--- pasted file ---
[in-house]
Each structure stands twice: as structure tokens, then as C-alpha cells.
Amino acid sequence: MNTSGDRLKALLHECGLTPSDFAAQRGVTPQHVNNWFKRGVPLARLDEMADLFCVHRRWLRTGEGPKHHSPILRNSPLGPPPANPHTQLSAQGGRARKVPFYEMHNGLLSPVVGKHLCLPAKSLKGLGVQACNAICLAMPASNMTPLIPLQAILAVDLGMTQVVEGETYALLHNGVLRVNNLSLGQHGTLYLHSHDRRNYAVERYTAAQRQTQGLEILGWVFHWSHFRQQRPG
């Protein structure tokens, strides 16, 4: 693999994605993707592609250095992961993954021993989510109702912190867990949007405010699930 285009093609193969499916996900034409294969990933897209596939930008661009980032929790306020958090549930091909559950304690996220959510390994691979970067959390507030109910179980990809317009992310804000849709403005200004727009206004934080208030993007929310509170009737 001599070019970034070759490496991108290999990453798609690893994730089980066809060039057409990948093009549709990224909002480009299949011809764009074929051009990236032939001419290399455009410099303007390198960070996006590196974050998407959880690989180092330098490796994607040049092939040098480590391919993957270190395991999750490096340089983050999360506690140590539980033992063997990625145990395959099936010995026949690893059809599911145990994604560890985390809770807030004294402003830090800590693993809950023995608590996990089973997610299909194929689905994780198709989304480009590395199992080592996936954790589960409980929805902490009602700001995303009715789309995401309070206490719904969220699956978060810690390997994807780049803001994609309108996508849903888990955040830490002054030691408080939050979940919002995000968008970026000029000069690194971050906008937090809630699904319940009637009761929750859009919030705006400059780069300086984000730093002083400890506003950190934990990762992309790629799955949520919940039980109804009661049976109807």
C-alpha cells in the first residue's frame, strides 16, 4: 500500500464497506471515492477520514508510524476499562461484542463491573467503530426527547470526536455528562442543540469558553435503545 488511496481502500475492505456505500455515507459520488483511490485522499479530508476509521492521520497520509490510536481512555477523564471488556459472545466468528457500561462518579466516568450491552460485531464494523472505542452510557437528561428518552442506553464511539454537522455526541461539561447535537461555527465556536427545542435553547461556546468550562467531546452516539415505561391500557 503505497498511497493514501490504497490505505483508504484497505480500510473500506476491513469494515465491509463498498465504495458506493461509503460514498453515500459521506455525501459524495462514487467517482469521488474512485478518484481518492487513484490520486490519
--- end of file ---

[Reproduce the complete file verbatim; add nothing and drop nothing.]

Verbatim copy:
[in-house]
Each structure stands twice: as structure tokens, then as C-alpha cells.
Amino acid sequence: MNTSGDRLKALLHECGLTPSDFAAQRGVTPQHVNNWFKRGVPLARLDEMADLFCVHRRWLRTGEGPKHHSPILRNSPLGPPPANPHTQLSAQGGRARKVPFYEMHNGLLSPVVGKHLCLPAKSLKGLGVQACNAICLAMPASNMTPLIPLQAILAVDLGMTQVVEGETYALLHNGVLRVNNLSLGQHGTLYLHSHDRRNYAVERYTAAQRQTQGLEILGWVFHWSHFRQQRPG
């Protein structure tokens, strides 16, 4: 693999994605993707592609250095992961993954021993989510109702912190867990949007405010699930 285009093609193969499916996900034409294969990933897209596939930008661009980032929790306020958090549930091909559950304690996220959510390994691979970067959390507030109910179980990809317009992310804000849709403005200004727009206004934080208030993007929310509170009737 001599070019970034070759490496991108290999990453798609690893994730089980066809060039057409990948093009549709990224909002480009299949011809764009074929051009990236032939001419290399455009410099303007390198960070996006590196974050998407959880690989180092330098490796994607040049092939040098480590391919993957270190395991999750490096340089983050999360506690140590539980033992063997990625145990395959099936010995026949690893059809599911145990994604560890985390809770807030004294402003830090800590693993809950023995608590996990089973997610299909194929689905994780198709989304480009590395199992080592996936954790589960409980929805902490009602700001995303009715789309995401309070206490719904969220699956978060810690390997994807780049803001994609309108996508849903888990955040830490002054030691408080939050979940919002995000968008970026000029000069690194971050906008937090809630699904319940009637009761929750859009919030705006400059780069300086984000730093002083400890506003950190934990990762992309790629799955949520919940039980109804009661049976109807």
C-alpha cells in the first residue's frame, strides 16, 4: 500500500464497506471515492477520514508510524476499562461484542463491573467503530426527547470526536455528562442543540469558553435503545 488511496481502500475492505456505500455515507459520488483511490485522499479530508476509521492521520497520509490510536481512555477523564471488556459472545466468528457500561462518579466516568450491552460485531464494523472505542452510557437528561428518552442506553464511539454537522455526541461539561447535537461555527465556536427545542435553547461556546468550562467531546452516539415505561391500557 503505497498511497493514501490504497490505505483508504484497505480500510473500506476491513469494515465491509463498498465504495458506493461509503460514498453515500459521506455525501459524495462514487467517482469521488474512485478518484481518492487513484490520486490519